Residential, commercial developments picking their spots along I-11 corridor

Interstate 11 is expected to eventually seed economic development at many points along its route from Las Vegas to the Mexican border.

In the City of Buckeye, that future is now for a few entrepreneurs who are already carving out new projects along the path of the interstate.

Two massive new master planned communities and a key major manufacturing plant have all announced plans to locate in Buckeye along the I-11 corridor. While none said construction of I-11 was the key factor in their decision, all cited the new north-south throughfare as contributing to their decision.

KORE Power of Idaho selected Buckeye for its million-square-foot manufacturing plant to build lithium-ion batteries, the first U.S.-owned facility of its kind. The site beat out rivals in Oregon, Florida, Texas and elsewhere in Arizona.

The 214-acre site is at the intersection of State Route 85 and Baseline Road. Interstate 11 will co-locate with SR 85 through that part of Buckeye, giving the plant easy interstate access. The plant is expected to be in operation by spring 2023 and hire up to 3,000 employees.

Further north and west, but still in Buckeye, is the Douglas Ranch development project.

Last month, the Howard Hughes Corp. announced a deal with JDM Partners, which includes Arizona business and sports icon Jerry Colangelo, to develop 37,000 acres into a master-planned community that eventually hopes to include 100,000 homes with 300,000 residents and 55 million square feet of commercial space. The development stretches from Sun Valley Parkway on the east to the I-11 corridor route on the west, and between Jomax and Thunderbird roads.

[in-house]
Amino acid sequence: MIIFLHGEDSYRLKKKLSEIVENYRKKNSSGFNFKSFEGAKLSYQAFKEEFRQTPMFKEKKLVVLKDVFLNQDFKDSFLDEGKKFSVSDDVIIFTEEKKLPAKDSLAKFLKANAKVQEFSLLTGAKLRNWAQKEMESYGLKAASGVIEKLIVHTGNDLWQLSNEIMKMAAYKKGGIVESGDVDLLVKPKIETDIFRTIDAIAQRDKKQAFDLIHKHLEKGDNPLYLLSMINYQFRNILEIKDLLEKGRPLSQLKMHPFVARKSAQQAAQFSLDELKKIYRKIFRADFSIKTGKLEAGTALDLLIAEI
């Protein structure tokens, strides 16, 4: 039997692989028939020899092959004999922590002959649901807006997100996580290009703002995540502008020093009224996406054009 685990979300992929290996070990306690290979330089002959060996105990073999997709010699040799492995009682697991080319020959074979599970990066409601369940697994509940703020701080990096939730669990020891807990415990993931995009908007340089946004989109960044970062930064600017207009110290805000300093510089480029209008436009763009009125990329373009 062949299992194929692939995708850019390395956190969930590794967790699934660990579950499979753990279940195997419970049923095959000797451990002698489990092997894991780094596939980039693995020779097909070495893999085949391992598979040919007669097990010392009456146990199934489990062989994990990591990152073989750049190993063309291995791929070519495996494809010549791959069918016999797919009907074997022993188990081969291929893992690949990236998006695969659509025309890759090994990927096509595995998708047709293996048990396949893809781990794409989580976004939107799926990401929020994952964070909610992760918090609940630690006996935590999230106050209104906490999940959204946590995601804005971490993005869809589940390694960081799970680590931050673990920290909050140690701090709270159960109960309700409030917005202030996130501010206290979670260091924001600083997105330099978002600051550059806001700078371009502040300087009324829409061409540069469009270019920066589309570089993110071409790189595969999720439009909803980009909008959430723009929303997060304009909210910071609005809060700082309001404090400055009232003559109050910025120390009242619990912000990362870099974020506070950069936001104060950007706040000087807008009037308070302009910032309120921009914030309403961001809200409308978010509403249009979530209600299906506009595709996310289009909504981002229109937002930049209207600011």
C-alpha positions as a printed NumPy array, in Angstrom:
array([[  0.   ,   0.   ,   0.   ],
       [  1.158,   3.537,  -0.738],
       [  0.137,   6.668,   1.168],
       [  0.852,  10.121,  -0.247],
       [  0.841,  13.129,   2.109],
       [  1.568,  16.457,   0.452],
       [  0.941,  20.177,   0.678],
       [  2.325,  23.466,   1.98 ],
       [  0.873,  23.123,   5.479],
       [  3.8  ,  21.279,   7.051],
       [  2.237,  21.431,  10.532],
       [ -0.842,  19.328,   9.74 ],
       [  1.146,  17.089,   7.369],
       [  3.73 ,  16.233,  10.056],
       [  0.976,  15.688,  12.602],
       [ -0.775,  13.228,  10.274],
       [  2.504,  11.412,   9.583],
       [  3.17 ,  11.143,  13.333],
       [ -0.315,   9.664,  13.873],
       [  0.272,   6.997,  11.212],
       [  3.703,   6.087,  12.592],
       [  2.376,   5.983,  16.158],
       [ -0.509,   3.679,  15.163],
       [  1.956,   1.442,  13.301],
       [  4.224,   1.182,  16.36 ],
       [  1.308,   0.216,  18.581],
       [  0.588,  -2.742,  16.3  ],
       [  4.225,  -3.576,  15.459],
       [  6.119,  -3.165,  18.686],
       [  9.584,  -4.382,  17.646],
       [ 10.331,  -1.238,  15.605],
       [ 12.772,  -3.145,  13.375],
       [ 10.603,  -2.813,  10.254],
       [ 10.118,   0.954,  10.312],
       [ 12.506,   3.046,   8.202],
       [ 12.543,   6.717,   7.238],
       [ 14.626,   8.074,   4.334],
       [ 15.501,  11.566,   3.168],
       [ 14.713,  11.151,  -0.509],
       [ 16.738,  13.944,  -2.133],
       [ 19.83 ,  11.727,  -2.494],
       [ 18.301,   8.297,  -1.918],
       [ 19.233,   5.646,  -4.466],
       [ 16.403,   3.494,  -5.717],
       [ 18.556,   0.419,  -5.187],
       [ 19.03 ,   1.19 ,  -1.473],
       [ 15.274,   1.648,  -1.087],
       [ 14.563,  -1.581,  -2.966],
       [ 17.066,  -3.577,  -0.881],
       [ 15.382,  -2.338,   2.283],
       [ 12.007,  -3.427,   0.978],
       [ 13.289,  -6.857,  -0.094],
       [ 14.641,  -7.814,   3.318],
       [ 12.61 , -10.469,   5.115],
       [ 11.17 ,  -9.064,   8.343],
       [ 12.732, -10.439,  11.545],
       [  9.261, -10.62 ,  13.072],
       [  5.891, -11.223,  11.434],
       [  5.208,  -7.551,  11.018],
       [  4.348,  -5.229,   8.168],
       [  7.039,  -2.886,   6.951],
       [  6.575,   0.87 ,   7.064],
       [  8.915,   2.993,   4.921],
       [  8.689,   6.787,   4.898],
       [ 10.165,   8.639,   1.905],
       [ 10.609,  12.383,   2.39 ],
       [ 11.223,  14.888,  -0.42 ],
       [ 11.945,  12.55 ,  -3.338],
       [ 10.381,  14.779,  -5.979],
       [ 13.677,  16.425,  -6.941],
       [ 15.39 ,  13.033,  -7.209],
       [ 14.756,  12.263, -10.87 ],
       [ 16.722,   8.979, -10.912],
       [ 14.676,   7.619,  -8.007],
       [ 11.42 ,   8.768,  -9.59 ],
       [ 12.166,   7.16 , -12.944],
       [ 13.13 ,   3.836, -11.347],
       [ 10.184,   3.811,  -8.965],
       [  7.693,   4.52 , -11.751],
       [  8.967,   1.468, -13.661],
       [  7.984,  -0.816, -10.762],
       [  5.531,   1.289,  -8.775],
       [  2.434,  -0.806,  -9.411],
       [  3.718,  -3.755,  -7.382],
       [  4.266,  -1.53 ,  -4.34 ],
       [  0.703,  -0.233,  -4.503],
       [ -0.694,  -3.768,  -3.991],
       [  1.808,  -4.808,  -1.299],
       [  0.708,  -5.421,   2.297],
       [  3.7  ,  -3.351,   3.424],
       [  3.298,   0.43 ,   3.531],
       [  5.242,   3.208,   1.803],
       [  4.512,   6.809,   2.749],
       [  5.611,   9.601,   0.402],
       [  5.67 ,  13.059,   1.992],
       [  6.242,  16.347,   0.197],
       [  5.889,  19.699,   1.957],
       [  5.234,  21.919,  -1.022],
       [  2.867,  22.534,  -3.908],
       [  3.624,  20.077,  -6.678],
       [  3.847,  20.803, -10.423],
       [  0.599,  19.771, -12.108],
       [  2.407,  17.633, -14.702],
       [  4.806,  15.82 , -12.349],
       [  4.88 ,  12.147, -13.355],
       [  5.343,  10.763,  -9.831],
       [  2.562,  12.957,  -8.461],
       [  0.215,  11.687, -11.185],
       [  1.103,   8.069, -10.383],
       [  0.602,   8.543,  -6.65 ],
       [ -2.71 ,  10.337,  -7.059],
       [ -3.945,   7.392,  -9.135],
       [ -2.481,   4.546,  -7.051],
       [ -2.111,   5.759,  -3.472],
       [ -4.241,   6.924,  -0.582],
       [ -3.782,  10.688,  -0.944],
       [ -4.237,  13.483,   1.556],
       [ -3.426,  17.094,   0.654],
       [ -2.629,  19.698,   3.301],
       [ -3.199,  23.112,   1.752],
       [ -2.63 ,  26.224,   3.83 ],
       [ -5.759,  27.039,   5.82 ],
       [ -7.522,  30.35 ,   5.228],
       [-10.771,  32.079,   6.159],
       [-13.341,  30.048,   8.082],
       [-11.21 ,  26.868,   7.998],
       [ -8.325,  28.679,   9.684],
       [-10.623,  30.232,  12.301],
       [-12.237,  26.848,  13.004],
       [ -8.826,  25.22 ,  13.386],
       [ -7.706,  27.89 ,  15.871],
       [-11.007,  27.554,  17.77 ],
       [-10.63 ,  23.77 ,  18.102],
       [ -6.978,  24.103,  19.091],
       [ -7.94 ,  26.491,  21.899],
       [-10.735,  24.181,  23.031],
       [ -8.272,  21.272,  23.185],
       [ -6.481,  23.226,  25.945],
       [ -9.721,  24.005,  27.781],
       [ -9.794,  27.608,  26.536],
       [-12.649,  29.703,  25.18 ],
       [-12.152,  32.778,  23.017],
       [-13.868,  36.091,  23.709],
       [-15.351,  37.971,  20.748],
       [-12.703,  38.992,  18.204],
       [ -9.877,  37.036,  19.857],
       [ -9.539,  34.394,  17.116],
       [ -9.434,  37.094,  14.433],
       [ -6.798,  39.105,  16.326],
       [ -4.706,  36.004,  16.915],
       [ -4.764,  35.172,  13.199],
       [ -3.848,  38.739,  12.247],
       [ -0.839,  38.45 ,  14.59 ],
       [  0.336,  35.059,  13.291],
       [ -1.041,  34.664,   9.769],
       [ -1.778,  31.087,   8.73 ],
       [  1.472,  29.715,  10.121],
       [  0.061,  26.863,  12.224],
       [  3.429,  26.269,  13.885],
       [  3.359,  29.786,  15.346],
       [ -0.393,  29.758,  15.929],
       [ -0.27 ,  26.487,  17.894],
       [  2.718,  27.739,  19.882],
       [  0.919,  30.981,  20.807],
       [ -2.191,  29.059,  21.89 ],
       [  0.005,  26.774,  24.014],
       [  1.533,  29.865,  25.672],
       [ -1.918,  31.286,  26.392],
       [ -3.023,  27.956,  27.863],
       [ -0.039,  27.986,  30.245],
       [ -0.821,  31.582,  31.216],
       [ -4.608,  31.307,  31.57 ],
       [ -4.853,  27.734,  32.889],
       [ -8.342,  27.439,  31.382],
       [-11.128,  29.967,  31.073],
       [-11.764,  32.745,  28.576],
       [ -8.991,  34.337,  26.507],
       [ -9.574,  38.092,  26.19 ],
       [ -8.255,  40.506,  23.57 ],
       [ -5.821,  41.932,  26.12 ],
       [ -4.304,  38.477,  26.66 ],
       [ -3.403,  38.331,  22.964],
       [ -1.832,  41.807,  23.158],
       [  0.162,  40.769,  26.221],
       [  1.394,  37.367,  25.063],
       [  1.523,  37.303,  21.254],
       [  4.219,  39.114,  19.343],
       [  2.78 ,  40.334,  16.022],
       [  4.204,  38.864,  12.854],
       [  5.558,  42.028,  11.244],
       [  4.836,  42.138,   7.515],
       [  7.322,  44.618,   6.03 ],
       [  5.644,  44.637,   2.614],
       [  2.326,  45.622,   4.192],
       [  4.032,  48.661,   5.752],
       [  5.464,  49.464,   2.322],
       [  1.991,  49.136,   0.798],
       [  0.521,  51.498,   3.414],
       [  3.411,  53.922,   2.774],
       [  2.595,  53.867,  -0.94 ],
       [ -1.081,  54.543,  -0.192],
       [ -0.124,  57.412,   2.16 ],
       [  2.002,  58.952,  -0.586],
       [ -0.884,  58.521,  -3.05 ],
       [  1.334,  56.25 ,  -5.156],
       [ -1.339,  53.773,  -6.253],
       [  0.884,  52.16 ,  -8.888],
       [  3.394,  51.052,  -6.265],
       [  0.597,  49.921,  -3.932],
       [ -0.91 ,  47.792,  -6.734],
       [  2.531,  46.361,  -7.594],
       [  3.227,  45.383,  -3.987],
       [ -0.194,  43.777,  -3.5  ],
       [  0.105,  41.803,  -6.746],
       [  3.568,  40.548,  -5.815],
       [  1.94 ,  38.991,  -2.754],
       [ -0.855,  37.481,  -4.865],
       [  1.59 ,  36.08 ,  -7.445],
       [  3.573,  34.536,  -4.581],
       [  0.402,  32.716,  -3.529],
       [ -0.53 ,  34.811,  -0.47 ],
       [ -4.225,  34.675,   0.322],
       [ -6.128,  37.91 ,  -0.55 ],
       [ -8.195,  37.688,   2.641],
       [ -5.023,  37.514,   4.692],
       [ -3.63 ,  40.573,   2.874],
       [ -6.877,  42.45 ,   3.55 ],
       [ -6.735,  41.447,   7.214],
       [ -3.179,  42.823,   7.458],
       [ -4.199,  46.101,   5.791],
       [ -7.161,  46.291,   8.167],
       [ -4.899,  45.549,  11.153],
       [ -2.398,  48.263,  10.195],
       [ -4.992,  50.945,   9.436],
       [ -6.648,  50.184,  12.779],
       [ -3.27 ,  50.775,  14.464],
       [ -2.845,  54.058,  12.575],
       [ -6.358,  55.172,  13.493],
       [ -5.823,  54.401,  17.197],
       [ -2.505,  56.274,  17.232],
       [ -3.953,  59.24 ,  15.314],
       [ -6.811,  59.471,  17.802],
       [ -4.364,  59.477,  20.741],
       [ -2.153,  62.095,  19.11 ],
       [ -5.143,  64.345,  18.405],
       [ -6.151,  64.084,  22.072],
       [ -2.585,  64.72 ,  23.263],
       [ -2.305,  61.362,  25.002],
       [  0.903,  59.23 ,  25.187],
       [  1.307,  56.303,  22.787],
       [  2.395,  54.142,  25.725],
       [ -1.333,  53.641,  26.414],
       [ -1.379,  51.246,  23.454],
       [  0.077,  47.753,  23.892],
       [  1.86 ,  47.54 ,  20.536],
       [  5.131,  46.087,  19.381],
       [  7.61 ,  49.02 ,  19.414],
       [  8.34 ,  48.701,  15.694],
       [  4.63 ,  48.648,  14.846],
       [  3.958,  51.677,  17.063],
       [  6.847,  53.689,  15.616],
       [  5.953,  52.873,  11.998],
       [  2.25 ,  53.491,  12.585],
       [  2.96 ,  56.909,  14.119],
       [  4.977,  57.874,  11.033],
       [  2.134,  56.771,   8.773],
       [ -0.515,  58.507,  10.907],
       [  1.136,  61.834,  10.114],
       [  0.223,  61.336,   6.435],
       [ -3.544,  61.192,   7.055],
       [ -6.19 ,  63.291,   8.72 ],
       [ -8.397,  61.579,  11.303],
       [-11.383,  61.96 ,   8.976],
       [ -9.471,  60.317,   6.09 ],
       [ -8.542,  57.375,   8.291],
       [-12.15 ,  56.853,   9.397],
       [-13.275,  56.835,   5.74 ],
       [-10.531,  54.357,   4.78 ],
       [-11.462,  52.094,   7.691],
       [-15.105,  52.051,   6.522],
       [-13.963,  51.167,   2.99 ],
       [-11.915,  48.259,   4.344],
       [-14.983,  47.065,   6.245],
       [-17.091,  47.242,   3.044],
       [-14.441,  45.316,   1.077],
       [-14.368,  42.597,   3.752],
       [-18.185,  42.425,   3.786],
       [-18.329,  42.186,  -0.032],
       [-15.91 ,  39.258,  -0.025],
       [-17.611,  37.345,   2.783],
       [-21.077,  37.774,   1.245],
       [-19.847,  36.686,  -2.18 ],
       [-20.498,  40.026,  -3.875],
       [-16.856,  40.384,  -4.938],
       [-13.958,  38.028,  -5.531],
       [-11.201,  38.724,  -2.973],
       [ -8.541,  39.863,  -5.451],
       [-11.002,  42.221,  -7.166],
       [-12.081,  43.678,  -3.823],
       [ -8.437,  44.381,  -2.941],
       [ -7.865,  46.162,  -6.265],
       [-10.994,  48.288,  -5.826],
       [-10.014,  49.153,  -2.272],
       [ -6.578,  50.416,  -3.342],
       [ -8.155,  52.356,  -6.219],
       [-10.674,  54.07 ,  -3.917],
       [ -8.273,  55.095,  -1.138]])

Lots in the initial section will go on sale next year and developers plan to have 100,000 residents in place in a decade. Ultimately, the area is planned to include 6 high schools, 29 elementary schools, 179 parks, 6 fire stations, 2 police stations, a library, a community college site and a regional medical facility.

I-11 played a role in the siting, as Colangelo explained in an interview with “The West Valley is going to become more and more critical in terms of not only communicating but working with ports and the goods that come into the state of Arizona,” he said. “So the West Valley will be a major depository of goods to take care of the entire state and region.”

Also in play is the Belmont Ranch development, located southwest of Douglas Ranch. The I-11 corridor runs through the middle of the property and that, developers said, was a factor in the decision to build the project at the Belmont site.

It is planned, the developers said, as a “smart city,” incorporating high-speed digital networks, cutting-edge infrastructure, data centers, new manufacturing technologies, autonomous vehicles and autonomous logistics hubs. At build-out, it is planned to stretch over 24,800 acres and include 80,000 homes, 3,800 acres of industrial, office and retail space, 3,400 acres of open space and 470 acres of public schools.

Belmont Partners, the developer, is backed by an $80 million investment from a Washington group controlled by Microsoft founder Bill Gates.

But there has been little movement on the project since the initial announcement in 2017.